The first cases of seasonal influenza have been reported. We are expecting a severe flu season nationally this year. To put it in perspective, the Centers for Disease Control and Prevention is reporting early increases in influenza activity this year, higher than what we have seen in the last two seasons.
The best available way to protect yourself and your loved ones is the flu vaccine. Vaccine can reduce illness severity, and/or the number of flu illnesses, trips to the doctor, missed days at school and work and flu-related deaths in children. A 2022 study showed that flu vaccination reduced children’s risk of severe life-threatening influenza by 75%.
People with excuses why they don’t “want” or “need” flu vaccine should reconsider.
Excuse #1 - “I don’t get the flu.”
In the average season, influenza disease affects 5–15 percent of adults and 20–30 percent of children both globally and in the United States. Attack rates are higher in seasons with antigenic shift (possible this year) or a pandemic strain, but lower in seasons when influenza strains change little from prior seasons. Based on changes in 2021-22 vaccine strains, there will likely be changes in circulating strains, so we expect higher than average attack rates, particularly for the H3N2 virus. The Southern Hemisphere (including countries like Australia) have also seen a worse influenza season during their winter months, which makes us believe our season would be worse as well.
Excuse #2 “The influenza vaccine doesn’t work.”
The influenza vaccine effectiveness varies from year-to-year and is anywhere between 30-80 percent depending on factors such as season (do circulating strains match vaccine strains), age (youngest and oldest are less-well protected) and which subtype predominates (H3N2 worse in older adults and H1N1 worse in children). While the flu shot may not be as effective as other vaccines, if the entire eligible U.S. population (estimated 300 million) was flu immunized, there could be 100 million fewer influenza illnesses even in a suboptimal vaccine effectiveness year. We know the flu vaccine does decrease the odds of needing intensive care or hospitalization, even for individuals who are less protected.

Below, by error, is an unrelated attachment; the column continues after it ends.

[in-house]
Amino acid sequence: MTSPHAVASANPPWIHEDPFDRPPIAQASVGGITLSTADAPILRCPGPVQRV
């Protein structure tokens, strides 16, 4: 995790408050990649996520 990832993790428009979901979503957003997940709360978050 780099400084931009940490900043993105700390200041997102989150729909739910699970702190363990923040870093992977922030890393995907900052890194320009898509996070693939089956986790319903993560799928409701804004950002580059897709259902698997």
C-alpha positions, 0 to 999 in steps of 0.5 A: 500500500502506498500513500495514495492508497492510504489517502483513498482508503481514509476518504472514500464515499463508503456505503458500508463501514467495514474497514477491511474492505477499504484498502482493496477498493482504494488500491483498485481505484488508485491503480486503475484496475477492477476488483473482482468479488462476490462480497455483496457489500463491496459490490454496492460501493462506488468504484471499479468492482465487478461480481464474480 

Excuse #3 “The flu shot makes me sick.”
Injectable inactivated influenza vaccines (the shots) cannot cause influenza infection. “Inactivated” means there is no living virus in the vaccine. Most patients readily tolerate the usual mild local pain, swelling and redness at injections sites. The systemic effects (mild headache, achiness or fatigue) are interpreted as “getting the flu,” but these symptoms are similar to those that the day after a hard workout and represent the hard work our immune systems do to produce protection.
Of note the intranasal flu vaccine drops are acceptable this year and do have a weakened live virus in it. Side effects are mostly a mild runny nose and perhaps low-grade fever. For those with needle phobia – this could be an option. One caveat – while it is at least as effective as the shot against H3N2 and B strains, we are not sure how protective it is against the H1N1 flu.
Excuse #4 “I already had the flu earlier this year.”
People who say they already had the flu, or as many put it “stomach flu,” haven’t had influenza. True influenza starts off with heavy duty muscle pain, sore throat, headache, eye pain, fatigue and cough that may last for two weeks. It is also possible to have influenza again since there are different strains that circulate in any given season. Most current vaccines protect us against four of the most common strains we are expecting this season.
And that’s simple influenza. Each year, 100-150 children die from the flu due to complications. Children, the elderly and pregnant women are at higher risk for complications, but anyone can have an influenza complication. Influenza vaccine is the best way to avoid influenza-related complications.
Excuse #5 “I have an egg allergy.”
The American Academy of Pediatrics’ policy states that physicians can administer egg-based influenza vaccine to children and teenagers with egg allergies without special precautions beyond those that apply to other vaccines. In addition, there are “cell-based” vaccines that are made in test tubes and not from eggs, approved for anyone over the age of 6 months with a history of severe egg allergy.
Flu activity in our region has already started and is expected to peak between November and March, so it’s not too late to receive your vaccination. You’ll want to get it sooner rather than later now that we are nearing the holidays and influenza is expected to peak earlier this year. It takes two weeks for the vaccine to build up immunity in an adult and it may take two doses at least one month apart to protect children under 9 years old if they have not had two prior doses in their lifetime.